Friday, January 11, 2019

Review: Full of Beans

Full of Beans Full of Beans by Jennifer L. Holm
My rating: 4 of 5 stars

I loved Jennifer Holm's Turtle In Paradise, and I've wanted to read this book every since it came out, but just never found the time until now. Full of Beans is actually a prequel to Turtle In Paradise rather than a sequel as I'd first thought, and depicts Key West during the Great Depression and the reform movement that saved it by making it a tourist destination, telling the story of how Beans and his friends came to be "The Diaper Gang".

My favorite vacation spot is an area on Manasota Key that has not yet been overly developed and still has several "Old Florida" homes built in the 40's and 50's on sizeable properties with plenty of wildlife and native tropical forest remaining, so I love books like these that are set in the pre-development days (or like Carl Hiaasen's that have a conservation, anti-development message). The addition of famous authors and artists known to visit Key West is a nice touch. Holm did her research and it shows in the feeling of authenticity the story has. The only thing I question is the use of divinity candy in the plot, as I've always heard that cannot be made on humid days, so I wonder if you could really make a decent batch in Key West.

This is a farily quick, mostly light read, even though it does touch on some serious topics like poverty and consequences from using fire alarms as a distraction, and I would recommend it for young readers from 8-12 who are open to realisitic and historical fiction; it would likely appeal to fans of Beverly Cleary's books, possibly Korman fans as well, and those who aren't quite ready for the gritty reality of some of Paulen's works.



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Wednesday, January 9, 2019

Review: The Radium Girls: The Dark Story of America's Shining Women

The Radium Girls: The Dark Story of America's Shining Women The Radium Girls: The Dark Story of America's Shining Women by Kate Moore
My rating: 5 of 5 stars

A story that has been told before in clinical and legal terms, but deserves to be told again in human terms.

The author did an excellent job telling the story of these girls who were so callously used and discarded by their employers. She captures their joy and comraderie, as young, independent girls, working in what was perceived at the time as a glamorous job, completely oblivious to the deadly poison they were putting into their bodies every day. She also captures their pain and sufferring as they begin to develop strange symptoms and debilitating pain as their bones begin to rot away or become cancerous. We see the toll it takes on their families as well, both emotionally and financially. We also see their courage as some of them by shear force of will fight to hold their former employers accountable.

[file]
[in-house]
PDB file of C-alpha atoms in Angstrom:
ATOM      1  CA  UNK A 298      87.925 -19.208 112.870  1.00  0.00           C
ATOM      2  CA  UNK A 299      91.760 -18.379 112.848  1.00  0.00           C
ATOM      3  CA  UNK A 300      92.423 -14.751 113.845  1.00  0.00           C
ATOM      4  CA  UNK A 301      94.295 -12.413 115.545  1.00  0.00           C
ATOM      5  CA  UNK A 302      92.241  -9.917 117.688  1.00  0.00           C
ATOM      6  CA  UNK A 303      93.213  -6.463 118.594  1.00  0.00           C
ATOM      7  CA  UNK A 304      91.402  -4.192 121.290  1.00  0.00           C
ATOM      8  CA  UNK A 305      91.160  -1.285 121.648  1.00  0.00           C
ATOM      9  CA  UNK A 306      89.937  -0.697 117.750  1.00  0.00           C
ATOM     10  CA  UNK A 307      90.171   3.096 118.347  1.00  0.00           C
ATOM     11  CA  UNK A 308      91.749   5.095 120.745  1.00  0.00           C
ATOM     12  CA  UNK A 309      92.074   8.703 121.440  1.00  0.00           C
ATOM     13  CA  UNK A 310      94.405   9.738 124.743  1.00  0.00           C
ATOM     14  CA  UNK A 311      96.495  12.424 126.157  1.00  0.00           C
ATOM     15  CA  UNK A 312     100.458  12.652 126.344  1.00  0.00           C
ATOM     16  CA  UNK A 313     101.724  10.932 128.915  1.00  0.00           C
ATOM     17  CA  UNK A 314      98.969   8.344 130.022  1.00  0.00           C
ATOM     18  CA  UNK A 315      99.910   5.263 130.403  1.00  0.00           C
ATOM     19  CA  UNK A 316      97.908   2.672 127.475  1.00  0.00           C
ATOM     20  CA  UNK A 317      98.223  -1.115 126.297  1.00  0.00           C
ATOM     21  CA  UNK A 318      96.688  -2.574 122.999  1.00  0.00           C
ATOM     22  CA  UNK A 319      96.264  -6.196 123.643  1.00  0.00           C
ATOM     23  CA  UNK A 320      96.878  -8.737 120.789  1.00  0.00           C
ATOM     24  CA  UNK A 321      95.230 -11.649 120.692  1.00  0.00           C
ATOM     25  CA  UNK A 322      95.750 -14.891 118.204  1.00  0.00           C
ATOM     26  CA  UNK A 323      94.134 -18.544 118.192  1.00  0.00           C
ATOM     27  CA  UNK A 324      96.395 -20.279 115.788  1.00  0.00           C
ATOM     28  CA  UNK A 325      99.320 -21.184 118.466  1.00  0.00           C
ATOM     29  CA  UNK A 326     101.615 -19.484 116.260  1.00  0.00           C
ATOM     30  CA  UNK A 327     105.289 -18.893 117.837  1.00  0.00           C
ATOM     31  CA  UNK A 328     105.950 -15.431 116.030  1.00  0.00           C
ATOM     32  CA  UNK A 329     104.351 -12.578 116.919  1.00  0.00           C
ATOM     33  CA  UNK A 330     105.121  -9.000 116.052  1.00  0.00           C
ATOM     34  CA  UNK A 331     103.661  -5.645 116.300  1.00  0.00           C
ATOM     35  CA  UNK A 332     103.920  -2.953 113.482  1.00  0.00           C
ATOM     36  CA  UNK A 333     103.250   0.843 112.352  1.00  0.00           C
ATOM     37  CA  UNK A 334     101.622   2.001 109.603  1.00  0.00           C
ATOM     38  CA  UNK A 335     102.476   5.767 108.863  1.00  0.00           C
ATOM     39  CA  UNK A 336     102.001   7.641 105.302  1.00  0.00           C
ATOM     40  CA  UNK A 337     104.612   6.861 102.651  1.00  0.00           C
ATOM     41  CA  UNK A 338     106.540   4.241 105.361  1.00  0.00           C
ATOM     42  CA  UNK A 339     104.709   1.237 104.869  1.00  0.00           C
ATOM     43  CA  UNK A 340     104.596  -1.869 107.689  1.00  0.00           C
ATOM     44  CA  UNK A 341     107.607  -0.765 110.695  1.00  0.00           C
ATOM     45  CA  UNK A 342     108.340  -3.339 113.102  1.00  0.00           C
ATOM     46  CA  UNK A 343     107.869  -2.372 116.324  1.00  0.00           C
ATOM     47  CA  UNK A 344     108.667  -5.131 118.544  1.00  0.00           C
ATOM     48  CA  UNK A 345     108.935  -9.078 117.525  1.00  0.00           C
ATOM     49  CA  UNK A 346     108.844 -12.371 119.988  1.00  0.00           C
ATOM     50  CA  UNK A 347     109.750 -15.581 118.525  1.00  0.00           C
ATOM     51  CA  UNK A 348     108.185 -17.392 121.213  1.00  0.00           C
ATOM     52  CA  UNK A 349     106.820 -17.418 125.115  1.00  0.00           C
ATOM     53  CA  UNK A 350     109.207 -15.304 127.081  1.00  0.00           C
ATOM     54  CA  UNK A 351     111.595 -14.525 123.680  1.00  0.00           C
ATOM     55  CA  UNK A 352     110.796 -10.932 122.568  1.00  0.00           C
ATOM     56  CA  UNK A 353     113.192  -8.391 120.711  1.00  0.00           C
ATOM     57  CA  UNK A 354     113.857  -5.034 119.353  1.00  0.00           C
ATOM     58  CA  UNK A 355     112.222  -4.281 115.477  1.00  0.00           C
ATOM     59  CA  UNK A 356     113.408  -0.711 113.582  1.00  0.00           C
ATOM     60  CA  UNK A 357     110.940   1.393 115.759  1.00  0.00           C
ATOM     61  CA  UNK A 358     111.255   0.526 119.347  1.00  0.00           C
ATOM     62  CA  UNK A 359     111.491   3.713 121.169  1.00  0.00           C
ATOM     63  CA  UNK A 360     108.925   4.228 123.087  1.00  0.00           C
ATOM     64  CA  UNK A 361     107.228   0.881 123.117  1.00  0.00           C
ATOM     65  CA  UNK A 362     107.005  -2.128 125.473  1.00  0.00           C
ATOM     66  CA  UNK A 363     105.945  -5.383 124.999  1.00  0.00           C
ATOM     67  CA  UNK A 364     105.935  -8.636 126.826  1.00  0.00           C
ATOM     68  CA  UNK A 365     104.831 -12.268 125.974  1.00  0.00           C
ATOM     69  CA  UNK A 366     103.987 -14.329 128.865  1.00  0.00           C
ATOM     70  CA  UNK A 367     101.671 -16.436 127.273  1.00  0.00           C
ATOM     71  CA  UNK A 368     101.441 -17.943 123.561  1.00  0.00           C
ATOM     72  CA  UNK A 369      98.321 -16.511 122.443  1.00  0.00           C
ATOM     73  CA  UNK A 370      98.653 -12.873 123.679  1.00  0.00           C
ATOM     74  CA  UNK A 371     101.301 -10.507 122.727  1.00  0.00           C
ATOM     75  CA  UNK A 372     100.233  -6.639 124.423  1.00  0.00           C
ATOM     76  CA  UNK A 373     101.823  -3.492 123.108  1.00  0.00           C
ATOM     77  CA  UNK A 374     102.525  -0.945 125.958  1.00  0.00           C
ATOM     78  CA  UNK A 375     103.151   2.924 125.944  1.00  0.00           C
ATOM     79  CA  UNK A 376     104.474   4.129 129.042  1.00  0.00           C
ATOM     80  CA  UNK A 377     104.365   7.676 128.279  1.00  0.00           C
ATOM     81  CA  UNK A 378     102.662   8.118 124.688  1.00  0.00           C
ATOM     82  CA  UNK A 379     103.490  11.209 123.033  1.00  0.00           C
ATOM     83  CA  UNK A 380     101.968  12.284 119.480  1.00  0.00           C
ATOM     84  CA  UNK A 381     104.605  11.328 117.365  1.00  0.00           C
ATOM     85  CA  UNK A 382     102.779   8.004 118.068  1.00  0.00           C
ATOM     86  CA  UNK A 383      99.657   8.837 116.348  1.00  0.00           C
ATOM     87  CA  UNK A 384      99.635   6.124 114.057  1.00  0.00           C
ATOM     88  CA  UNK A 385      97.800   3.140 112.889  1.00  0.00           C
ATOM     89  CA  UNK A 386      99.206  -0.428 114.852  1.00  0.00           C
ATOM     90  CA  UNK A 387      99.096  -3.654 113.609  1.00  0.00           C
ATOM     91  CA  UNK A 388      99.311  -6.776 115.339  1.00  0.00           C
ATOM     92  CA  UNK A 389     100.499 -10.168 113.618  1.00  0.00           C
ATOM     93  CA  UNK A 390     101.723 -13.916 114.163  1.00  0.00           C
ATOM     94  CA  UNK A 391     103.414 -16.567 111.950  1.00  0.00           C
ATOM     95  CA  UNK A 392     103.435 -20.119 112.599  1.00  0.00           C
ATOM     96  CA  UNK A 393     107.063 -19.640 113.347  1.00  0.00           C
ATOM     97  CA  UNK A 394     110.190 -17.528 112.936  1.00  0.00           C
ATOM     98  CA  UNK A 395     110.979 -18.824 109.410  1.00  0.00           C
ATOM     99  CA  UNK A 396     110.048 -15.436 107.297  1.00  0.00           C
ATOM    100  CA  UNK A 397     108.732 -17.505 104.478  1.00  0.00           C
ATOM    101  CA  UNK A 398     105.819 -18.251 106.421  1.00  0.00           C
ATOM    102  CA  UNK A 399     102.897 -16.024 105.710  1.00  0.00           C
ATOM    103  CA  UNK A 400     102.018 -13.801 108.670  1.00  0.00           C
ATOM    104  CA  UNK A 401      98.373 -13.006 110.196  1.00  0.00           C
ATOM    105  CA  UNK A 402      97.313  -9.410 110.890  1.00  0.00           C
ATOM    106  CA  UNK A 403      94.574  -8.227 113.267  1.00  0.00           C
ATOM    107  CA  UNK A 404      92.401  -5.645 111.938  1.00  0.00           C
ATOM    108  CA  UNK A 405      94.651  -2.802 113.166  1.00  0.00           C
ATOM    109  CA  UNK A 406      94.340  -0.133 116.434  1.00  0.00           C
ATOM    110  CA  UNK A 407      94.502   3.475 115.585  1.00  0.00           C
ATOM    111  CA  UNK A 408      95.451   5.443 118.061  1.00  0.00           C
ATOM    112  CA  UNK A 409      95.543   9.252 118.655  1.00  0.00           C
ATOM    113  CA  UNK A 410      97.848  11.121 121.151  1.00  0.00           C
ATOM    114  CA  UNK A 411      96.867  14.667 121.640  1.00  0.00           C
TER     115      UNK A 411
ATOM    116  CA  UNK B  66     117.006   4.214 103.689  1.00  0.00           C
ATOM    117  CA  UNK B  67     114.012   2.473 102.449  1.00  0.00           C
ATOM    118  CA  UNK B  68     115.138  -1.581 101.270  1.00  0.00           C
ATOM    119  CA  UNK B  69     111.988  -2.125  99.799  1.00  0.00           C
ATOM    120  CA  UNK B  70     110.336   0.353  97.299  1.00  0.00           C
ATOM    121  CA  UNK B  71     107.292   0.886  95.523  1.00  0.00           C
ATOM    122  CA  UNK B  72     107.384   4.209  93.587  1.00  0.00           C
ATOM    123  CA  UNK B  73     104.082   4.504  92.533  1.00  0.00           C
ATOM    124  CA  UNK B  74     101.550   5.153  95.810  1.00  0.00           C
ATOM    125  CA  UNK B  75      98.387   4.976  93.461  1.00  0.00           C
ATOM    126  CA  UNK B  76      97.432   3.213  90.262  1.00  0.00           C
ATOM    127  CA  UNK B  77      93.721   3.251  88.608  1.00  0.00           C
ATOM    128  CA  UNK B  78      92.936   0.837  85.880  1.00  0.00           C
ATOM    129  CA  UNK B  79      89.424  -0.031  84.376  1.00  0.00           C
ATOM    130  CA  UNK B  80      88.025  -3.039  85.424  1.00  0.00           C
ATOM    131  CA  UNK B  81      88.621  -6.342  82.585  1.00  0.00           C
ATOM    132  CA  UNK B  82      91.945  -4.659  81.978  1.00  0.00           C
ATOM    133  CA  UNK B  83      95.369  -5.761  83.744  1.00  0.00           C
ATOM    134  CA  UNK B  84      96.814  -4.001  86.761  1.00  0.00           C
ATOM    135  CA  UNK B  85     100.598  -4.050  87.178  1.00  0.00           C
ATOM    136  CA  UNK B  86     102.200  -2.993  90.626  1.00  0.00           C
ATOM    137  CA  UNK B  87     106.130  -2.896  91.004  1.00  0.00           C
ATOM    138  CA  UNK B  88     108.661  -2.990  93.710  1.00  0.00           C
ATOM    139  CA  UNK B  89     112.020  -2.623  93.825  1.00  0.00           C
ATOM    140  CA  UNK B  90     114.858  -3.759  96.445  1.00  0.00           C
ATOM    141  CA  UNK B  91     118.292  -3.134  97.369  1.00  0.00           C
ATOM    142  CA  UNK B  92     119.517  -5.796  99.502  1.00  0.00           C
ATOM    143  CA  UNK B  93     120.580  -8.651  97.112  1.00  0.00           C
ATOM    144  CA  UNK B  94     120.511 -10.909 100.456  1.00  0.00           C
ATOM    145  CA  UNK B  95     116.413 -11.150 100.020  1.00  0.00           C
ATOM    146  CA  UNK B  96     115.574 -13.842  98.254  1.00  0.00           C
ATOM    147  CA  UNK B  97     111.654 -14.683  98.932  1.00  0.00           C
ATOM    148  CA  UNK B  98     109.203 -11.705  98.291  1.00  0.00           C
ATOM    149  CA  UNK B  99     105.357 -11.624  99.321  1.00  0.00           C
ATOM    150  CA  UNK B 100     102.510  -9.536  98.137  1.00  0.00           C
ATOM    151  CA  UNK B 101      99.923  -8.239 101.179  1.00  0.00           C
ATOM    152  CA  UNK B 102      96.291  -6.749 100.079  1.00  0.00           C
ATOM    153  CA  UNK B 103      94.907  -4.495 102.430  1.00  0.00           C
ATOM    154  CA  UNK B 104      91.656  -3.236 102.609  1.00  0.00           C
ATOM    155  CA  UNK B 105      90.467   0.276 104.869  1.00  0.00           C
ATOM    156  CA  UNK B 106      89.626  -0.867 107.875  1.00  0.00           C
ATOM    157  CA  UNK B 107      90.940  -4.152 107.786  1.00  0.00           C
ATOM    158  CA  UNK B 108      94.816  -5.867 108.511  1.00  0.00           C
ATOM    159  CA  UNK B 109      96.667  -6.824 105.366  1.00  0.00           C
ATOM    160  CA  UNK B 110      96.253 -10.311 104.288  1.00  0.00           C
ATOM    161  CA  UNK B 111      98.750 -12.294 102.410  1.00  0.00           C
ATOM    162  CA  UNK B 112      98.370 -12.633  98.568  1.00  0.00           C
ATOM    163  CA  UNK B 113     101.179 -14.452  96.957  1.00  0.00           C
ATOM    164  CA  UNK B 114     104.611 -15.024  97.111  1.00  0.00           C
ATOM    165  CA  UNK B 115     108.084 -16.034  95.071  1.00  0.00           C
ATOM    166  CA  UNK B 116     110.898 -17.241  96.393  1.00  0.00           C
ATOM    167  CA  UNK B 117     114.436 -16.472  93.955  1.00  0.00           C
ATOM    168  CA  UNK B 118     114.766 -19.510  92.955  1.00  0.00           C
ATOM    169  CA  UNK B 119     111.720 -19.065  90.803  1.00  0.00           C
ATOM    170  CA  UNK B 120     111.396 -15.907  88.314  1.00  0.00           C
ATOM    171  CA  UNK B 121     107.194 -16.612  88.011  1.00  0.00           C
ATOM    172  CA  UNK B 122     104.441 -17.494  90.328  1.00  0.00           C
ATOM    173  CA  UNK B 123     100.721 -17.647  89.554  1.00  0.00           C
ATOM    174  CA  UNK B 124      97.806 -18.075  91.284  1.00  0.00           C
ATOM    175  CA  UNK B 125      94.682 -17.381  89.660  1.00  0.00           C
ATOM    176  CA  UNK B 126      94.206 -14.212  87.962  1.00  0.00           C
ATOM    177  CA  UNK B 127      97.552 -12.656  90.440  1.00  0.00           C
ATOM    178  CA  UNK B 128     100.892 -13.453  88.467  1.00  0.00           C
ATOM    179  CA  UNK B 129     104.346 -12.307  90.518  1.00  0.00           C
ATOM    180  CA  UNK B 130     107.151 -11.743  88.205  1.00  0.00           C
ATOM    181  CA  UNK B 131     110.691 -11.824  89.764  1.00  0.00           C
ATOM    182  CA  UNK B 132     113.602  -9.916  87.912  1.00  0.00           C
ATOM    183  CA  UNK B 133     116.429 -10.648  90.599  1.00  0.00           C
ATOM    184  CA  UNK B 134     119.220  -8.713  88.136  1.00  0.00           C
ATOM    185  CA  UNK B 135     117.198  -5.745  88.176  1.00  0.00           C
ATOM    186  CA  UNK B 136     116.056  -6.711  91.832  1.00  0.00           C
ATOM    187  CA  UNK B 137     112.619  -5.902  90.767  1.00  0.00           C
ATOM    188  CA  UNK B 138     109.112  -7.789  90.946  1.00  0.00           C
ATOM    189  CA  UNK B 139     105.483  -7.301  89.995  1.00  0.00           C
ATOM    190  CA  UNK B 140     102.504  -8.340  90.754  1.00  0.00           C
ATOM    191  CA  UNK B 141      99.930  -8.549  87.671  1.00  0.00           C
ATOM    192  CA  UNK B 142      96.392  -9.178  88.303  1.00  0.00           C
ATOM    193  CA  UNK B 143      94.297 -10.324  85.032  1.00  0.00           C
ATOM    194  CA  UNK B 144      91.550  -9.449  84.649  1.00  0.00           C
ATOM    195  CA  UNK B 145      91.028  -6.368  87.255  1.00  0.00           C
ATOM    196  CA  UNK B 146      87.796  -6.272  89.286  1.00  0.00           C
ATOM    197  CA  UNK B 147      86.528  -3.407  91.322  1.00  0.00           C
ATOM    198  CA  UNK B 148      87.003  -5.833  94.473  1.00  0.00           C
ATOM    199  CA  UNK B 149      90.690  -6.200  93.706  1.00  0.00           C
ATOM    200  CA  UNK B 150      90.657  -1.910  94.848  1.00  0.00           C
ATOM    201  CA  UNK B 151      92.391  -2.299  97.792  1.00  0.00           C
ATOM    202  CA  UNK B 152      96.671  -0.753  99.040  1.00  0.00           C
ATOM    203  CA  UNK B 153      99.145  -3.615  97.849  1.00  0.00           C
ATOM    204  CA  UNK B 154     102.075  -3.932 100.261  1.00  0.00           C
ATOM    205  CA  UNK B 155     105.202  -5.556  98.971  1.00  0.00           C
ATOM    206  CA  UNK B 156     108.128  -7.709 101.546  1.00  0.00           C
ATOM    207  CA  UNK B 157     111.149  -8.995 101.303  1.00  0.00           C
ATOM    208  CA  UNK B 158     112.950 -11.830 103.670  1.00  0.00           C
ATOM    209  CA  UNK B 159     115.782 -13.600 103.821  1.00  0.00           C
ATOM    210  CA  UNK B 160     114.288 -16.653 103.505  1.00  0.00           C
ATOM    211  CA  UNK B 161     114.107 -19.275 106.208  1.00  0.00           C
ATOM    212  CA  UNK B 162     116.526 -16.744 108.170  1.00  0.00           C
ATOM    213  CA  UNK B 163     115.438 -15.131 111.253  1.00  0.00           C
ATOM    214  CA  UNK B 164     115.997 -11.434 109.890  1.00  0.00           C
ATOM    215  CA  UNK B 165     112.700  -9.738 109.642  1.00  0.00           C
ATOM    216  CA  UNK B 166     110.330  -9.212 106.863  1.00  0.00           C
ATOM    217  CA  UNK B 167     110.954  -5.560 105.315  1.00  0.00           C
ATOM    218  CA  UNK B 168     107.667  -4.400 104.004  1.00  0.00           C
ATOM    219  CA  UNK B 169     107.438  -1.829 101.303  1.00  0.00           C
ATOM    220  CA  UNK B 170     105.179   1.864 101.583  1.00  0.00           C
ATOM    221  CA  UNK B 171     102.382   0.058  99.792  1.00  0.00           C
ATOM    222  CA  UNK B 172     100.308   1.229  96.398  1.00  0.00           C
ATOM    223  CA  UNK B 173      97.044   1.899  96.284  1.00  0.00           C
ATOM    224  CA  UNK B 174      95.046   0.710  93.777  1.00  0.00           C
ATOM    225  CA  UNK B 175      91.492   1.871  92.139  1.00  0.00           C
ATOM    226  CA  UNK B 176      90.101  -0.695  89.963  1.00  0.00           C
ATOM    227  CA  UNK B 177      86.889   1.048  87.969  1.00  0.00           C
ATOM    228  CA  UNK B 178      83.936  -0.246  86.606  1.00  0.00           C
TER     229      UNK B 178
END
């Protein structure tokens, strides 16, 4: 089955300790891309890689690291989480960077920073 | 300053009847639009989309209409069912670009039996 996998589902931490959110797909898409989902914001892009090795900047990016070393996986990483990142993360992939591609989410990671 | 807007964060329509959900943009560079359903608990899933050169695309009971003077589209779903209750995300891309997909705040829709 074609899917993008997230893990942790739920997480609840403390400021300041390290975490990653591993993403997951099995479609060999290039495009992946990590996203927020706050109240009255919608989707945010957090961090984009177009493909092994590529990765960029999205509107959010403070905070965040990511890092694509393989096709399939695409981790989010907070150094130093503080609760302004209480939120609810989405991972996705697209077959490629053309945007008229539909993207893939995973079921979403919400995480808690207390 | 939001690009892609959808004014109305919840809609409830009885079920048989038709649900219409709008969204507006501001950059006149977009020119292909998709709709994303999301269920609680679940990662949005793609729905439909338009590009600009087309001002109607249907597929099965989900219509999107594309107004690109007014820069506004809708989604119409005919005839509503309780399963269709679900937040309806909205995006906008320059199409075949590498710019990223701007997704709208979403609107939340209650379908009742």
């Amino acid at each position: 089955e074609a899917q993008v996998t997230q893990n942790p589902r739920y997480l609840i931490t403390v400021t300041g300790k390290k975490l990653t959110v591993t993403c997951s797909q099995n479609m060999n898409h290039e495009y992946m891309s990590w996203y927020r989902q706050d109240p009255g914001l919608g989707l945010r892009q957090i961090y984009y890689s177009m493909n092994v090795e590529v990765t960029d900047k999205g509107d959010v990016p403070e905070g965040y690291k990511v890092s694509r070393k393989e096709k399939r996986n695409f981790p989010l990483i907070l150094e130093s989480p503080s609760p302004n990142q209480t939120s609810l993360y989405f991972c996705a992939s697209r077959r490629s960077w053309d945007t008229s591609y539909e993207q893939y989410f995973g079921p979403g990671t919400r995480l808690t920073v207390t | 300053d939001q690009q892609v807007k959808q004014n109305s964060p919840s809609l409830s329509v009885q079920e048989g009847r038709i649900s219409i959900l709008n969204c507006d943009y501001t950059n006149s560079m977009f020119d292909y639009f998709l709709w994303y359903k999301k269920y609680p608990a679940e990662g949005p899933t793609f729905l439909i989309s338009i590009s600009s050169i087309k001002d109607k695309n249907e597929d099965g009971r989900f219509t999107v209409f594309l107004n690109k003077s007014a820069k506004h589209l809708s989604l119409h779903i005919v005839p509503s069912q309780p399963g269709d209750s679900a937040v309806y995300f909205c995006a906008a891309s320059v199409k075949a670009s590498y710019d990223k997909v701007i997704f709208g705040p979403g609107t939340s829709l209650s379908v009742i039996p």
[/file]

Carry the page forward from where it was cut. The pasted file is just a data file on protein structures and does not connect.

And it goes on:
This book is very well-written and well-paced, with enough background information and details to give a full picture without becoming too boring or slow. It flows in a nice chronological sequence, making the events easy to follow, and captures the heart of the people involved. It is both enraging and heartbreaking to see how these employers treated these young girls, lying to them time and time again, hiding information, stealing bones from a dead body (!), refusing to help them, as well as how many others in the medical community let them down. We have certainly come a long way in terms of workers' rights and workplace safety, but the attitude of treating employees as expendable resources still persists, sadly.

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Monday, January 7, 2019

Review: This Book is Gay

This Book is Gay This Book is Gay by James Dawson
My rating: 0 of 5 stars

I am hesitant to give this book a rating or a real review as I am not the intended audience of teenage/young adults who are questioning whether they might be LGTBQ, or adjusting to the realization that they are. I am middle-aged and straight, though I do have an adult child who is gay. So, I'll just share a few thoughts and concerns, rather than a true review.

As an adult, I found the breezy writing style a bit irritating after a while, and hard to take seriously. But, that's probably what would make a teen more comfortable reading it. I do think the author tries a little too hard to be funny, and I wish they had backed up their opinions with some research, in addition to the testimonials from teens. Also, at almost 5 years old now it is a bit dated, and I think there are some cultural/language differences between the UK and the USA that can cause some confusion.

I did like how a lot of basic information was presented that teens might be embarrassed to ask about, like gay sex, having babies, and emphasizing safe sex, and that there was a glossary and list of other sources of information and support. I really liked how the overall message was very positive, supportive, and affirming....basically "you do you, and that's great!"